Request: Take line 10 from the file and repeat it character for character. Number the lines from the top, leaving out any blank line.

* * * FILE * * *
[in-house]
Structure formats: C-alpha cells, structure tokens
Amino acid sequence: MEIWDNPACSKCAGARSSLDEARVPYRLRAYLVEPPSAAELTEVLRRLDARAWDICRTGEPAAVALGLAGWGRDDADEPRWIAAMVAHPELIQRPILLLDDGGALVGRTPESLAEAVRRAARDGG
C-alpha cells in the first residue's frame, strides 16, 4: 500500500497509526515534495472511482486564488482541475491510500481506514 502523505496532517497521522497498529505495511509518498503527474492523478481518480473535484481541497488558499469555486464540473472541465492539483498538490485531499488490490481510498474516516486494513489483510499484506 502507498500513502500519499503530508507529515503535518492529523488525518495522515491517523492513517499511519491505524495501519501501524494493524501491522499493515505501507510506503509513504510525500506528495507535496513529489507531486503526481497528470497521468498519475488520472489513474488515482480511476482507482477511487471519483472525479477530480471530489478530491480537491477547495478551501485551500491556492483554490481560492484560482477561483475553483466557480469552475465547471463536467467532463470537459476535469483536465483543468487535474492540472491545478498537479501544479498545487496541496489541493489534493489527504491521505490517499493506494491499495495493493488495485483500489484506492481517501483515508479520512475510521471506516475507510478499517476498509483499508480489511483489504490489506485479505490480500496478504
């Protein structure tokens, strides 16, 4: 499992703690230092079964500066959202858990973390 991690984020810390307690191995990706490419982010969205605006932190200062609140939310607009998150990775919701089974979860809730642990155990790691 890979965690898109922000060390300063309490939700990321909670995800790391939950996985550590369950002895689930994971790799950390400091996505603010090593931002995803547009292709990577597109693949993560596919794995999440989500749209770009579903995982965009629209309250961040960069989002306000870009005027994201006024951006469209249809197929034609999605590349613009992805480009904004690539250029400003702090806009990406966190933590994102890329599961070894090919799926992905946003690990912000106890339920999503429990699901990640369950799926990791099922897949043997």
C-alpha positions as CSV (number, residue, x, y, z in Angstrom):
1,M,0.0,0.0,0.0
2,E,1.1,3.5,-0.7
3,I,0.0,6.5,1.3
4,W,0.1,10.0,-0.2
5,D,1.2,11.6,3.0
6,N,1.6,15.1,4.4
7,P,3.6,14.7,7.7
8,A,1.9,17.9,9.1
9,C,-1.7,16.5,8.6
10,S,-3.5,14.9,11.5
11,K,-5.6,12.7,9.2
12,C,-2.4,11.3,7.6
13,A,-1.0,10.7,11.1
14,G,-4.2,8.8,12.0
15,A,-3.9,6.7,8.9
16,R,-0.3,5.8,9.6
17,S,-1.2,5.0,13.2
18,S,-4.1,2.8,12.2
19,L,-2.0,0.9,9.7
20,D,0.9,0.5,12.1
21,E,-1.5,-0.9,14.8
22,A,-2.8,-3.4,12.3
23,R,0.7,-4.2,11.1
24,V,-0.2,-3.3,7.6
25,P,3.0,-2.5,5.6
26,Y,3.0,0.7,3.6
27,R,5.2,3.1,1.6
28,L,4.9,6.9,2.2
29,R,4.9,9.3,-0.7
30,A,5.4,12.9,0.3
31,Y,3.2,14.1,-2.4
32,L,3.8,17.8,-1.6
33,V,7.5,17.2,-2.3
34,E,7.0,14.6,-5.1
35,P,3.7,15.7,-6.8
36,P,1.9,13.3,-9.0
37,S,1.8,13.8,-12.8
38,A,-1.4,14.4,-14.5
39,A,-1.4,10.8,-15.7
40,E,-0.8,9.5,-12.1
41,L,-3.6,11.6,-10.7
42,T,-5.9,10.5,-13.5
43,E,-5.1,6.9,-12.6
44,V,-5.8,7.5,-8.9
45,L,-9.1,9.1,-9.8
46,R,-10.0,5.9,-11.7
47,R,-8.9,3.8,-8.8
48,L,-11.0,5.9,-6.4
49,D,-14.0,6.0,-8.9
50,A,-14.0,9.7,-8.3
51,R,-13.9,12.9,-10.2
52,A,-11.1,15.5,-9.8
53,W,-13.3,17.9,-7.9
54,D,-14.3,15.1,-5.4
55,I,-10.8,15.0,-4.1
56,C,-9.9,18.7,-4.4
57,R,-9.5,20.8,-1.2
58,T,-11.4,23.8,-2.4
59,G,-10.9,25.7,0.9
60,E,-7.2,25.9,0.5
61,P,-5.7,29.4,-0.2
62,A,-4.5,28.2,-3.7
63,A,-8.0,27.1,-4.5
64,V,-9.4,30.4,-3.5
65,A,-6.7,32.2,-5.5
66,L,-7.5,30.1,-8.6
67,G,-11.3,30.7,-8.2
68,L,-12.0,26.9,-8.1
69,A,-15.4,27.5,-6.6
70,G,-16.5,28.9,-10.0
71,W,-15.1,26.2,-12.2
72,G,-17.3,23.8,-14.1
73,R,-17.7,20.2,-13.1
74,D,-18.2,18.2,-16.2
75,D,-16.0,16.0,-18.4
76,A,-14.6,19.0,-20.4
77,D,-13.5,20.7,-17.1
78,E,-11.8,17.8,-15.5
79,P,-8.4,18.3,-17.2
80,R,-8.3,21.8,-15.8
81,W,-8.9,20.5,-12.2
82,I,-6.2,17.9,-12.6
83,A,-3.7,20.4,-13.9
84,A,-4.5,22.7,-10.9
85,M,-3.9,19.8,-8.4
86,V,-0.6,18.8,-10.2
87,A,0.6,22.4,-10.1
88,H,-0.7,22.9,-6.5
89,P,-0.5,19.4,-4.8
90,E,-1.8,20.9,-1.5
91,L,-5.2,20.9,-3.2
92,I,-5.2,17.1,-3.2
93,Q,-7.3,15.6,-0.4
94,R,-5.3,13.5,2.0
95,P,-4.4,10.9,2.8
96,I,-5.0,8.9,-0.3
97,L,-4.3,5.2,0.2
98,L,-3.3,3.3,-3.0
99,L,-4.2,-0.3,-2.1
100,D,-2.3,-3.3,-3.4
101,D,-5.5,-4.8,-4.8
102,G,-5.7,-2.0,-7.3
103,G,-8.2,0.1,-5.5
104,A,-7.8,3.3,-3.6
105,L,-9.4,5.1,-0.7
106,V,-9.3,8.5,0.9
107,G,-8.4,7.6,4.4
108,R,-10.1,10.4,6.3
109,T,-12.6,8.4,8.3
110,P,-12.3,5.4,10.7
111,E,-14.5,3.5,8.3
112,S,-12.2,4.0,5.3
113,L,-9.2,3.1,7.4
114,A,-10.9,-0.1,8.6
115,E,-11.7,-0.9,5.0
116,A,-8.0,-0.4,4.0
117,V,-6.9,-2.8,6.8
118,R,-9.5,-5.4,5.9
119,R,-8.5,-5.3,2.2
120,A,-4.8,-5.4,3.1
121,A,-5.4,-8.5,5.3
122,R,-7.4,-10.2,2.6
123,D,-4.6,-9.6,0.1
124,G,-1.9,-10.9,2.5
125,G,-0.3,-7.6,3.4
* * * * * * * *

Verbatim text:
4,W,0.1,10.0,-0.2